44 Cal.App.3d 943, 33646, Lynch v. Glass
|Citation:||44 Cal.App.3d 943, 119 Cal.Rptr. 139|
|Opinion Judge:|| Christian|
|Party Name:||Lynch v. Glass|
|Attorney:|| Edward R. Fitzsimmons and Ken Fishbach for Plaintiffs and Appellants.  Spridgen, Barrett, Achor, Luckhardt, Anderson & James, James B. Hinton and A. Leonard Bjorklund, Jr., for Defendants and Respondents.|
|Case Date:||January 29, 1975|
|Court:||California Court of Appeals|
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Law Offices of Edward R. Fitzsimmons by Ken Fishbach, Oakland, for plaintiffs and appellants.
Spridgen, Barrett, Achor, Luckhardt, Anderson & James by James B. Hinton, Santa Rosa, A. Leonard Bjorklund, Jr., Sausalito, for defendants and respondents.
CHRISTIAN, Associate Justice.
Frank and Ellenora Lynch and Edward and Elizabeth Fitzsimmons appeal from a judgment determining that they have no easement rights over a road across property of defendants Warren and Ida Lou Glass and James S. Erway.
In 1965, respondents and others blocked off from public access a road known as Wolfback Ridge Road crossing partially undeveloped territory west of Sausalito. Appellants sued to establish their claimed right to use the road, alleging alternatively that the road was a public way or was subject to a private easement in their favor. The judgment for respondents was based on the trial court's determinations that a judgment in a prior action collaterally estopped appellants from asserting a public easement, and that appellants had failed to prove a private easement.
The prior judgment was against Gulf Oil Corporation and Frouge Corporation, the intended developers of certain lands adjoining the Glass property in the Wolfback Ridge area. The developers acted on the assumption that Wolfback Ridge Road would provide public access to their lands. The Glasses instituted a slander of title action against the two corporations, seeking damages and an injunction against trespass. James Erway, also a respondent in the present appeal, was joined as a cross-defendant in the Gulf Oil case. The two corporations asserted in defense that Wolfback Ridge Road was subject to private or public easements. After a lengthy trial, the present respondents took a judgment determining that they were holders of record title to portions of the road, that neither the corporations nor the public had any recorded interest in the road, and that the road had neither been dedicated to public use nor subjected to an implied easement. That judgment was affirmed on appeal. (Glass v. Gulf Oil Corp. (1970) 12 Cal.App.3d 412, 96 Cal.Rptr. 902.)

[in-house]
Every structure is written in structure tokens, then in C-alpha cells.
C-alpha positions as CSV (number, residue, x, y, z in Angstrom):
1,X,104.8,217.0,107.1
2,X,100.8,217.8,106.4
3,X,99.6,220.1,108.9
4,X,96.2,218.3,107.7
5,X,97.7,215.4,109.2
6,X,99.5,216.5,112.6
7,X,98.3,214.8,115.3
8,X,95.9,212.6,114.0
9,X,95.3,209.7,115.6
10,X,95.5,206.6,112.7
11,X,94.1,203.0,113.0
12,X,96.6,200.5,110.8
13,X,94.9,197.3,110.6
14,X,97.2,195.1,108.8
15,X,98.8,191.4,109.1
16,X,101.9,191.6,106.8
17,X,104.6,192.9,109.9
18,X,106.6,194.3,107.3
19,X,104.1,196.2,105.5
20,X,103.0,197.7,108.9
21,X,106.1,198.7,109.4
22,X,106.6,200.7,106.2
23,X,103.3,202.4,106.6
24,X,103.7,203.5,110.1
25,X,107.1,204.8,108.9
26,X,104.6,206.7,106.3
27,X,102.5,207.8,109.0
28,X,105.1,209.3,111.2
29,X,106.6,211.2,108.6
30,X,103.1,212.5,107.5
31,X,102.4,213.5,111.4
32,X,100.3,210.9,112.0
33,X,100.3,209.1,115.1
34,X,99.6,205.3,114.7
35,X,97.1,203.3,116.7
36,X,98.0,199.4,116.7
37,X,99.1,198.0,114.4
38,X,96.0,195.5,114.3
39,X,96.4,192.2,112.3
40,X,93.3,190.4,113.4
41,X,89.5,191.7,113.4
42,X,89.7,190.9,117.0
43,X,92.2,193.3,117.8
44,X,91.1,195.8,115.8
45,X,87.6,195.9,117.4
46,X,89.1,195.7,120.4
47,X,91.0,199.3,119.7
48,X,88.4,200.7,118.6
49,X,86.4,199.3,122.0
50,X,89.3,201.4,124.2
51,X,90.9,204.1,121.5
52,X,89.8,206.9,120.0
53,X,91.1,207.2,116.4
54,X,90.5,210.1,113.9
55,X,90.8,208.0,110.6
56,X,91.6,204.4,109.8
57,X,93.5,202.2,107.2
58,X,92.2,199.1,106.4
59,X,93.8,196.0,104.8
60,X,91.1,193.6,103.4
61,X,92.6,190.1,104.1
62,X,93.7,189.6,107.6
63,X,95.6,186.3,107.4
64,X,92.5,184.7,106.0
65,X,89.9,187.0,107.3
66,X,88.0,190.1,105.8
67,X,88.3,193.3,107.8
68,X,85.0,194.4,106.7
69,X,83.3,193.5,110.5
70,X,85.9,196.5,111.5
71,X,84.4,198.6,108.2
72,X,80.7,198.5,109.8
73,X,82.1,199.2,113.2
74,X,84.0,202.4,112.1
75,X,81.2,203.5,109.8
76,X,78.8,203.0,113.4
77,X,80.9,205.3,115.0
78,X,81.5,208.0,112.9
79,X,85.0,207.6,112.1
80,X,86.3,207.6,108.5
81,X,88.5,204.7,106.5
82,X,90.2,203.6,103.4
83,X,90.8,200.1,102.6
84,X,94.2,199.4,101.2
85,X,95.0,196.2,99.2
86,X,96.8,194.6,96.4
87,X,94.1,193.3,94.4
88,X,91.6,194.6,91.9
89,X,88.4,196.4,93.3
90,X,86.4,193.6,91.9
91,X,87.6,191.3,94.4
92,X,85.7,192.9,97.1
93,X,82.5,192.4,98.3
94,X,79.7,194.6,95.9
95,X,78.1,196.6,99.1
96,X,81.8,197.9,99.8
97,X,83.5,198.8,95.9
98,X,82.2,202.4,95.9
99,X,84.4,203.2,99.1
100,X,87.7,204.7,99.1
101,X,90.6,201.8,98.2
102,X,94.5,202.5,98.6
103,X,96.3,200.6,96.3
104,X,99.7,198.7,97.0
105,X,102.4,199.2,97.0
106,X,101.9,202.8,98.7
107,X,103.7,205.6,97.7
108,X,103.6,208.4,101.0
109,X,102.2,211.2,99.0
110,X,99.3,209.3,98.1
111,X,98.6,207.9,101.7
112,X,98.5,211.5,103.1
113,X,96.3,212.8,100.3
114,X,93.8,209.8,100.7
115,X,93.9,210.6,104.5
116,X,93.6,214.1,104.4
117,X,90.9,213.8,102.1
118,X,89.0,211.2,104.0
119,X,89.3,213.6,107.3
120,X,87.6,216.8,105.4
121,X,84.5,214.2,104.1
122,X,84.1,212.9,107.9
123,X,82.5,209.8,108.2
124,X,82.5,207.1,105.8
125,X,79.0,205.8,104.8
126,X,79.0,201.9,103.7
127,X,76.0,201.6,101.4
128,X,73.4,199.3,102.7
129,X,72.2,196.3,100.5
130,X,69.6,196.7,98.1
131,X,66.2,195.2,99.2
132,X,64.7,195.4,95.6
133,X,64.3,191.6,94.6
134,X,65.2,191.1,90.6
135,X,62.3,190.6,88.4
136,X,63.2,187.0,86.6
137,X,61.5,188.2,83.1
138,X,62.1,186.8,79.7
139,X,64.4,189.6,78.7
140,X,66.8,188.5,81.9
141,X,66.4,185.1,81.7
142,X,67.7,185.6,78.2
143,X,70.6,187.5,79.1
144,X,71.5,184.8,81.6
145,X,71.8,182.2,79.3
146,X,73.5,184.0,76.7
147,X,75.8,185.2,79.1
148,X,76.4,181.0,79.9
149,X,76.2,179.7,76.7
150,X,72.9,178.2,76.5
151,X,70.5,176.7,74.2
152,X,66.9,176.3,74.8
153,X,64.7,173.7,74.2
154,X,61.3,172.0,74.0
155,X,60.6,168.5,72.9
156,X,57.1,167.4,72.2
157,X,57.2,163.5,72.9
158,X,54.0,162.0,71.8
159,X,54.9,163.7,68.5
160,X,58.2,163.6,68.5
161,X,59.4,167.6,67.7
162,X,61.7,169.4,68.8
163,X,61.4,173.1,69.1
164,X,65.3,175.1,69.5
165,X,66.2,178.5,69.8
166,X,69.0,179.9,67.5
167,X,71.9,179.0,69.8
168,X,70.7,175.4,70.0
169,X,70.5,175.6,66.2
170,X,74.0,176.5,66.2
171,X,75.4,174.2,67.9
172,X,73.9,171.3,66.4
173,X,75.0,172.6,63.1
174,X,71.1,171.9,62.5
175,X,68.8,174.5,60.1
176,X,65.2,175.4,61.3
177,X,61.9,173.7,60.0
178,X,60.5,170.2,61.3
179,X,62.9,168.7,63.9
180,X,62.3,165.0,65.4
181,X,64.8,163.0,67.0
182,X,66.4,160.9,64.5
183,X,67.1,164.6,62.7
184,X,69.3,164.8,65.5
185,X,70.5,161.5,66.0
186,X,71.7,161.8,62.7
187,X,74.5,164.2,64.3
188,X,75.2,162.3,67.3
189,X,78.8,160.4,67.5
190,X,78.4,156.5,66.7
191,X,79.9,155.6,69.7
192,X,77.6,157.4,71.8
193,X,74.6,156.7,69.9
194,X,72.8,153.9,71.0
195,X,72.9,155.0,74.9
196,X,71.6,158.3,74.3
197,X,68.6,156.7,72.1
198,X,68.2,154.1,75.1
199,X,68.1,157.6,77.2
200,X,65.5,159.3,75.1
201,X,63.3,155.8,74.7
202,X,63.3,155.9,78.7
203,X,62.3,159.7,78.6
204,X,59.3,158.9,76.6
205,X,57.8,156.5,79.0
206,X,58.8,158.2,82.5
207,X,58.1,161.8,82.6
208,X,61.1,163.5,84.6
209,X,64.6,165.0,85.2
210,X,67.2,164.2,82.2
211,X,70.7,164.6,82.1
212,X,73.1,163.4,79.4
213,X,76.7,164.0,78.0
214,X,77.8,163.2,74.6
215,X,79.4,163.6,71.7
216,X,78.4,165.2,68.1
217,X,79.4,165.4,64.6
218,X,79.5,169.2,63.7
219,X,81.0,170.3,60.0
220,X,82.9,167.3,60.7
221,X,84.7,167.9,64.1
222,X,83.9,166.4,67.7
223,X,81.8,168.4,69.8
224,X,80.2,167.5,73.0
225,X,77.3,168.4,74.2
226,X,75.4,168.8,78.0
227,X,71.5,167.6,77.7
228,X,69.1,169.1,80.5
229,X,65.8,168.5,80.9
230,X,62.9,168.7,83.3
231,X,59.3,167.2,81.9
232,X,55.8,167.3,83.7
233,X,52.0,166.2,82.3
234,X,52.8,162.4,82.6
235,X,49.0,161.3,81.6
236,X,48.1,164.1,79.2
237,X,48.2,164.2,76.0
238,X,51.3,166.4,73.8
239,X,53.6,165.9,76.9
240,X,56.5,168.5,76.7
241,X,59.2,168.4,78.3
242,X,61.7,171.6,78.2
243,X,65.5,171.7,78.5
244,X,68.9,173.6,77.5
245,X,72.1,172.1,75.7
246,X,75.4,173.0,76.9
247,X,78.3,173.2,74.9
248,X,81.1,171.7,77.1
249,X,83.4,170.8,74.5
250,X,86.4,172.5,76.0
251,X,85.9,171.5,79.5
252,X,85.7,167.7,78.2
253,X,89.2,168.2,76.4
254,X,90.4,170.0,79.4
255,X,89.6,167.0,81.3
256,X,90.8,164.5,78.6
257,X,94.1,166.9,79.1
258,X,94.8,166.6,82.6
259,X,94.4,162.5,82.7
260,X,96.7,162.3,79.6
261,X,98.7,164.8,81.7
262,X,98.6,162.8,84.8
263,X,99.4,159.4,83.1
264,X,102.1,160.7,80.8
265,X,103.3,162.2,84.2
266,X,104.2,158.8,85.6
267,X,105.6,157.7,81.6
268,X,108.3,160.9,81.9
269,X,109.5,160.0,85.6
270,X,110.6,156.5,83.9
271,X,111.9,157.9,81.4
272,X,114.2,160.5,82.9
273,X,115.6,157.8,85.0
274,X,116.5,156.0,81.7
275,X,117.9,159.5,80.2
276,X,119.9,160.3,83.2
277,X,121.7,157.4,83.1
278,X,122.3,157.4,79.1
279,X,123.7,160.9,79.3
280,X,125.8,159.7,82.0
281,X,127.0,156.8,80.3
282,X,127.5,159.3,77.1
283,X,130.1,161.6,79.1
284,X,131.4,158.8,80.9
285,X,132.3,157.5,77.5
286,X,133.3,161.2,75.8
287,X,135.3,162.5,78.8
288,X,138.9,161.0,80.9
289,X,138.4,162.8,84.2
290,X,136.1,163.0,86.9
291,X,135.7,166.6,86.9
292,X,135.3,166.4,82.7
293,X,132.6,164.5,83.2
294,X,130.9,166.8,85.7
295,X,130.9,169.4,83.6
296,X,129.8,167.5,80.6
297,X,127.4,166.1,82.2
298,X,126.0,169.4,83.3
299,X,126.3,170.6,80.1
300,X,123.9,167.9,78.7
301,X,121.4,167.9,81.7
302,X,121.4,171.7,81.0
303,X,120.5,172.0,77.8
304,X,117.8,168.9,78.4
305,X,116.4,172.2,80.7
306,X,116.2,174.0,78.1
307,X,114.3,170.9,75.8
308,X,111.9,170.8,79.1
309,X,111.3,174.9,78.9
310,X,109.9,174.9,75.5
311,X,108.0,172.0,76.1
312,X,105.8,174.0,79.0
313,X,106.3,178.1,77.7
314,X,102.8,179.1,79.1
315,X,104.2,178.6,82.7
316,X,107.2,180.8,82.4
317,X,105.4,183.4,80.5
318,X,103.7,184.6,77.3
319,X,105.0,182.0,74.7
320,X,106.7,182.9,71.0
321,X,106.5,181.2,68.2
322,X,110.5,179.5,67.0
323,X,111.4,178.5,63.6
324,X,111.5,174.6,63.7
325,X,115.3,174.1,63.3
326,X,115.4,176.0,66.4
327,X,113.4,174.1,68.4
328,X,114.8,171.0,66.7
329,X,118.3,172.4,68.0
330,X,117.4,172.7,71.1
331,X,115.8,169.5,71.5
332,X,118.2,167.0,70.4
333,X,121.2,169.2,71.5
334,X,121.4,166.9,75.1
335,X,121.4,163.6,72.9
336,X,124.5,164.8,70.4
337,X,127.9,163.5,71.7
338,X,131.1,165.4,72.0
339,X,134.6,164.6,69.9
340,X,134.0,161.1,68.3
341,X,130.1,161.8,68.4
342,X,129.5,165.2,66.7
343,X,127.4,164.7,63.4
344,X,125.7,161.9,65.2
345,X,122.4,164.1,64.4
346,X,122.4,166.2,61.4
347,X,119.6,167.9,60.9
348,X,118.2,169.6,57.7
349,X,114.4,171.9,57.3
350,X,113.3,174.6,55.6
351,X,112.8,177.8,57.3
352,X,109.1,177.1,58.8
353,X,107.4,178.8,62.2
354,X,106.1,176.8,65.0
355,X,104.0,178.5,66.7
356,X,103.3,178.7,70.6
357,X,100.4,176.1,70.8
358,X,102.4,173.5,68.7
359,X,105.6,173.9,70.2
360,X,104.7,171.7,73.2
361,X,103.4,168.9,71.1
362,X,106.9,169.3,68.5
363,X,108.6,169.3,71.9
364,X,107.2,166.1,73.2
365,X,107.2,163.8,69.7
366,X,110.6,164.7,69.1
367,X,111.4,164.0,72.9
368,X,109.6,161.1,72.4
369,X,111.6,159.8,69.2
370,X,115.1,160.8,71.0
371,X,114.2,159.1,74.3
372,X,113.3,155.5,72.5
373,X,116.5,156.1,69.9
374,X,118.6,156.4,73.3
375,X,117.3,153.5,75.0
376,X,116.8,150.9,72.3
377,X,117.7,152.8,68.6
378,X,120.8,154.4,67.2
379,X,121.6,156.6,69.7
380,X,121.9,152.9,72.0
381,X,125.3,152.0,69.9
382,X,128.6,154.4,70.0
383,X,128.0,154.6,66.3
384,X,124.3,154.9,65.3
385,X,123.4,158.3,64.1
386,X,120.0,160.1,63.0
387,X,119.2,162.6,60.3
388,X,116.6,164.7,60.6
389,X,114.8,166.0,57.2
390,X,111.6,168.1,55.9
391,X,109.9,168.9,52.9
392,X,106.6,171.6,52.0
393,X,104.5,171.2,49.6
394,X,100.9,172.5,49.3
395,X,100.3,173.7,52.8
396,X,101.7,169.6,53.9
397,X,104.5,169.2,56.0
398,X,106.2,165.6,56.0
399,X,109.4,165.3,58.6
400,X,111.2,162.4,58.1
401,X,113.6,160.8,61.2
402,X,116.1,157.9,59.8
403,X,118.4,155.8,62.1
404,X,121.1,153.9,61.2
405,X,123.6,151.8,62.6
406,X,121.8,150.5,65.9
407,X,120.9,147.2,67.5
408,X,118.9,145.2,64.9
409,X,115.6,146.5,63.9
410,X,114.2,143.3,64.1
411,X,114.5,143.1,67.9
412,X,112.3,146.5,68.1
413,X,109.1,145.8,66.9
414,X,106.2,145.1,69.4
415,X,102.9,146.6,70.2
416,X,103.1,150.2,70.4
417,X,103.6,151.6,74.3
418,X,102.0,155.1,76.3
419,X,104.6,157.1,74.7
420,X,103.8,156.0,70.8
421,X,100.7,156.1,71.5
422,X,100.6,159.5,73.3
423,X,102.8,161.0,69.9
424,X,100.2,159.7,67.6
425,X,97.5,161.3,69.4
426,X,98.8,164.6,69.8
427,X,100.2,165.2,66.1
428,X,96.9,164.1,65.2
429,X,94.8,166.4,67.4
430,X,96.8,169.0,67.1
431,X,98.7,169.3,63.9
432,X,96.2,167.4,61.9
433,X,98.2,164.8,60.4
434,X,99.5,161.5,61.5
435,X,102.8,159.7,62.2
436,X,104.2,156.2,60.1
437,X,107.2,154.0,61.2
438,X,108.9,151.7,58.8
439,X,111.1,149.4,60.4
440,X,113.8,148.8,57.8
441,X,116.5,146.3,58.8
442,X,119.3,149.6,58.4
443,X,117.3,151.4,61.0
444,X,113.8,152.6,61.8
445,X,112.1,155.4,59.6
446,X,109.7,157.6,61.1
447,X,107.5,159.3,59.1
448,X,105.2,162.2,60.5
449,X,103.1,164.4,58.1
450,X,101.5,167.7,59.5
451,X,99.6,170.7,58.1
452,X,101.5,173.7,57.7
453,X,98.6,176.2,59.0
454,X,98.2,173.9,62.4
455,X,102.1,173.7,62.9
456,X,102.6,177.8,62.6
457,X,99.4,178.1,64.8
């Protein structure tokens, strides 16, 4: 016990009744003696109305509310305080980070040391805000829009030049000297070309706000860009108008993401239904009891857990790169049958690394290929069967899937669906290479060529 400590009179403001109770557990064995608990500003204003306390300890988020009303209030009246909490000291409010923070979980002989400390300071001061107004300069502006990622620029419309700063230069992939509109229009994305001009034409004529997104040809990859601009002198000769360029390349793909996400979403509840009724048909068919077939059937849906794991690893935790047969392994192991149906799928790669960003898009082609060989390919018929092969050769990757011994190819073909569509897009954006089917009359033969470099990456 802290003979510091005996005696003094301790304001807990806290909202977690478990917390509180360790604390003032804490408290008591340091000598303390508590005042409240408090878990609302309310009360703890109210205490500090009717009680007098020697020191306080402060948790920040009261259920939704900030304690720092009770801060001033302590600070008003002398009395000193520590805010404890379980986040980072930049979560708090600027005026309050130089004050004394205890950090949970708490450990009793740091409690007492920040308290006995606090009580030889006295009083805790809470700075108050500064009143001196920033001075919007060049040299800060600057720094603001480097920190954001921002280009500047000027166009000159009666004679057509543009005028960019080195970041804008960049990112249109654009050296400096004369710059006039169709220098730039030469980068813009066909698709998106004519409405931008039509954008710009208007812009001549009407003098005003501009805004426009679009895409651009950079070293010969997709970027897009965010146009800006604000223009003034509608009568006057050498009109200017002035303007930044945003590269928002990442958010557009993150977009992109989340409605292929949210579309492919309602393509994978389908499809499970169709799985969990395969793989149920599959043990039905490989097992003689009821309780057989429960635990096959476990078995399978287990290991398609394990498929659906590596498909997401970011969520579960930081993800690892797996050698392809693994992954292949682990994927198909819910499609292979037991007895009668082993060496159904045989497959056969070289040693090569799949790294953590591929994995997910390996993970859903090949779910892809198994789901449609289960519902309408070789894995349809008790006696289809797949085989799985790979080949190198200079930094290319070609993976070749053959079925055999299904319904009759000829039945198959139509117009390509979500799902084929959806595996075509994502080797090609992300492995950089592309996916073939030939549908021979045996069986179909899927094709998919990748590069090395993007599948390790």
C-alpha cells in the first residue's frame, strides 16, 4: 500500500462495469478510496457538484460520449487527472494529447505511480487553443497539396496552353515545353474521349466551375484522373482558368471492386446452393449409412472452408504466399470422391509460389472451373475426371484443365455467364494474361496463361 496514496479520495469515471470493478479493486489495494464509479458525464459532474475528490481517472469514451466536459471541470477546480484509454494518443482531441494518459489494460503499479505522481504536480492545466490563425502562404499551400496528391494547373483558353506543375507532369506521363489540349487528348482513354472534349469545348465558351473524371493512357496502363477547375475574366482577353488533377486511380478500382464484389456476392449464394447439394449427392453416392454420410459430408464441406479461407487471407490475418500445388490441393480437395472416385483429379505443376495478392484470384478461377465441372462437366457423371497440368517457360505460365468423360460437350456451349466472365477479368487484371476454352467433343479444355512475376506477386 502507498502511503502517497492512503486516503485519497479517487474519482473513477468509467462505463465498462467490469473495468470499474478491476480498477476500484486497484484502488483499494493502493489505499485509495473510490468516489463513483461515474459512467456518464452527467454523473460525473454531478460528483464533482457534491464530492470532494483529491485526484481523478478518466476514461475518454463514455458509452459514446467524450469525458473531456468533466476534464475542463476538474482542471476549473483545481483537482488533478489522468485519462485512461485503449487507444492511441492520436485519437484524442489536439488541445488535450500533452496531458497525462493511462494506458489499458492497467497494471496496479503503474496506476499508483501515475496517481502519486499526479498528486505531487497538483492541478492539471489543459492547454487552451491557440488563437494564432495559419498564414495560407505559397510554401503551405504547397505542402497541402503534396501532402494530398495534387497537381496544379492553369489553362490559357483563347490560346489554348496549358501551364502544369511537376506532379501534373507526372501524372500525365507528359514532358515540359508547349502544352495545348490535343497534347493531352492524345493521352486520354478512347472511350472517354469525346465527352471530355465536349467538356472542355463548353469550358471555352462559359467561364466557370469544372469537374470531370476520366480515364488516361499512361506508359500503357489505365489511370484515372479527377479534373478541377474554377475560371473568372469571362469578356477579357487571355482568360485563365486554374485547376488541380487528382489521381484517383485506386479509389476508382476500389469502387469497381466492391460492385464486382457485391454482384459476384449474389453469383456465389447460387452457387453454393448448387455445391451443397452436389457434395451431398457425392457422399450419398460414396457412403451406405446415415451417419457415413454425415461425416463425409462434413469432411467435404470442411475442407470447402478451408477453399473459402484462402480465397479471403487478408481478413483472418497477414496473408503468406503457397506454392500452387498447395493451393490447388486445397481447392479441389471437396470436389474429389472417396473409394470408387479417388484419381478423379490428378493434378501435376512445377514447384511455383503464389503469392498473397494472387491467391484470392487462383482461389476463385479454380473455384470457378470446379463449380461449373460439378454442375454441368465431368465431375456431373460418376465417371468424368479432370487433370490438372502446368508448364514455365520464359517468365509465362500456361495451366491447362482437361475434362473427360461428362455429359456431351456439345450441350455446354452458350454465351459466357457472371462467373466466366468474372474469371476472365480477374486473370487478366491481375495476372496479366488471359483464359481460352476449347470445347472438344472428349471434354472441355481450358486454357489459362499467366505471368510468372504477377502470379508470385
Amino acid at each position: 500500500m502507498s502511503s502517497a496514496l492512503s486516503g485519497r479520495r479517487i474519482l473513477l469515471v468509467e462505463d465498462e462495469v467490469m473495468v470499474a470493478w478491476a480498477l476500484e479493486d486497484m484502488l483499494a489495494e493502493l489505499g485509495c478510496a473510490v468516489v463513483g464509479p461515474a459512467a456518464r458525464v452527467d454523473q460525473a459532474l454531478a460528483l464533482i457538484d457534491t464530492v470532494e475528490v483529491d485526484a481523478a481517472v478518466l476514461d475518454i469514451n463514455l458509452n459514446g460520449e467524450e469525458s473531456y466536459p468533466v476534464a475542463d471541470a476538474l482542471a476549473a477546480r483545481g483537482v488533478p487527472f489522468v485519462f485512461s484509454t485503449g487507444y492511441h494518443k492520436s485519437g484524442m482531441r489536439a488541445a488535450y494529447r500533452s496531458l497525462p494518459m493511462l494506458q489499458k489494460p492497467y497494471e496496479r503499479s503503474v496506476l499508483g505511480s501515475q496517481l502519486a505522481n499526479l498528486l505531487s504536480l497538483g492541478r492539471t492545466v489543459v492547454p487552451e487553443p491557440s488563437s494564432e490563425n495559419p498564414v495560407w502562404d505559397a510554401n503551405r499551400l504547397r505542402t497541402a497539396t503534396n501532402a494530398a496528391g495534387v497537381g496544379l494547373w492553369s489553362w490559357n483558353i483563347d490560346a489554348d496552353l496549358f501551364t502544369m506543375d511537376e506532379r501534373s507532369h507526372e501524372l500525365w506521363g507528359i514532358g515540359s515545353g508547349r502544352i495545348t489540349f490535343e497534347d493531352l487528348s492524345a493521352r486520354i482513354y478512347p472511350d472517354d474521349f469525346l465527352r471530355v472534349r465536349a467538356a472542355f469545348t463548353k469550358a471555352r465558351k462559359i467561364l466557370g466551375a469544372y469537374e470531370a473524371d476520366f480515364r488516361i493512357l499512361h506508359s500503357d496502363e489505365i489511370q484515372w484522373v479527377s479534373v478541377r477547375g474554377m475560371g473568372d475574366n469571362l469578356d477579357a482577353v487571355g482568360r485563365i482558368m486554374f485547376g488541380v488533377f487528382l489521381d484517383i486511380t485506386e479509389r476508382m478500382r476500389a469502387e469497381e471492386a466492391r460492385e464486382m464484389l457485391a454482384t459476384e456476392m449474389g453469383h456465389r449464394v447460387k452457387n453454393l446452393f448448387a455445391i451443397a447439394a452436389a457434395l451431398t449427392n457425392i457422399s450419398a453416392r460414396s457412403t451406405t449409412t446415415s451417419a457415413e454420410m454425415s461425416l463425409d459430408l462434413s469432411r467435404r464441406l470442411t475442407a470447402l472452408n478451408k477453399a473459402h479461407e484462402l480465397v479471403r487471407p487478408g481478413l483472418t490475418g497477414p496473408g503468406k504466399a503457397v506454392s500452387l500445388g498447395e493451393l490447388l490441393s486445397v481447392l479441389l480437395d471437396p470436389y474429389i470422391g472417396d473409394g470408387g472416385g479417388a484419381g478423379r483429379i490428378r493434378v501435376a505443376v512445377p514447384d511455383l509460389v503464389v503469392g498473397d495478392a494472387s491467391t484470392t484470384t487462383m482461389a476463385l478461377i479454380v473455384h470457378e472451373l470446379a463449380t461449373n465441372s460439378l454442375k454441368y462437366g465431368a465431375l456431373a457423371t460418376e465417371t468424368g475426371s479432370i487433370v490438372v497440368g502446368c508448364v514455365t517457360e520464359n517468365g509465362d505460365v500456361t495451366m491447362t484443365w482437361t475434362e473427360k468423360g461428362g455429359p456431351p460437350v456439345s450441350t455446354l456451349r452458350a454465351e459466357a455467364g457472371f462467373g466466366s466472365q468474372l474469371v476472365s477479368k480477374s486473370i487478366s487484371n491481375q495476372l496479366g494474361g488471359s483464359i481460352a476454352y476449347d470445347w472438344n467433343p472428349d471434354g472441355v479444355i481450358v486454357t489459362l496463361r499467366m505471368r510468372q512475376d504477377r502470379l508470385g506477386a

Appellants contend that the court erred in determining that they were collaterally estopped from asserting that Wolfback Ridge Road was subject to a public easement. The prerequisites for the application of collateral estoppel are an identity of issues decided in a prior case with those presented in subsequent litigation, a final judgment on the merits, and a determination that the party against whom the principle is asserted was a party or in privity with a party in the prior action. (Teitelbaum Furs, Inc. v. Dominion Ins. Co., Ltd. (1962) 58 Cal.2d 601, 604, 25 Cal.Rptr. 559, cert. den. 372 U.S. 966, 83 S.Ct. 1091, 10 L.Ed.2d 130; Dillard v. McKnight (1949) 34 Cal.2d 209, 214; Bernhard v. Bank of America (1942) 19 Cal.2d 807, 813.) The decision in Glass v. Gulf Oil Corp. unquestionably was a final judgment on the merits. We have concluded, however, that the doctrine of collateral estoppel was inapplicable because appellants were not in privity with the Gulf and Frouge corporations.
A party cannot assert a prior adjudication against another who was not a party or in privity with a party to the prior action. (See Developments in the Law: Res...
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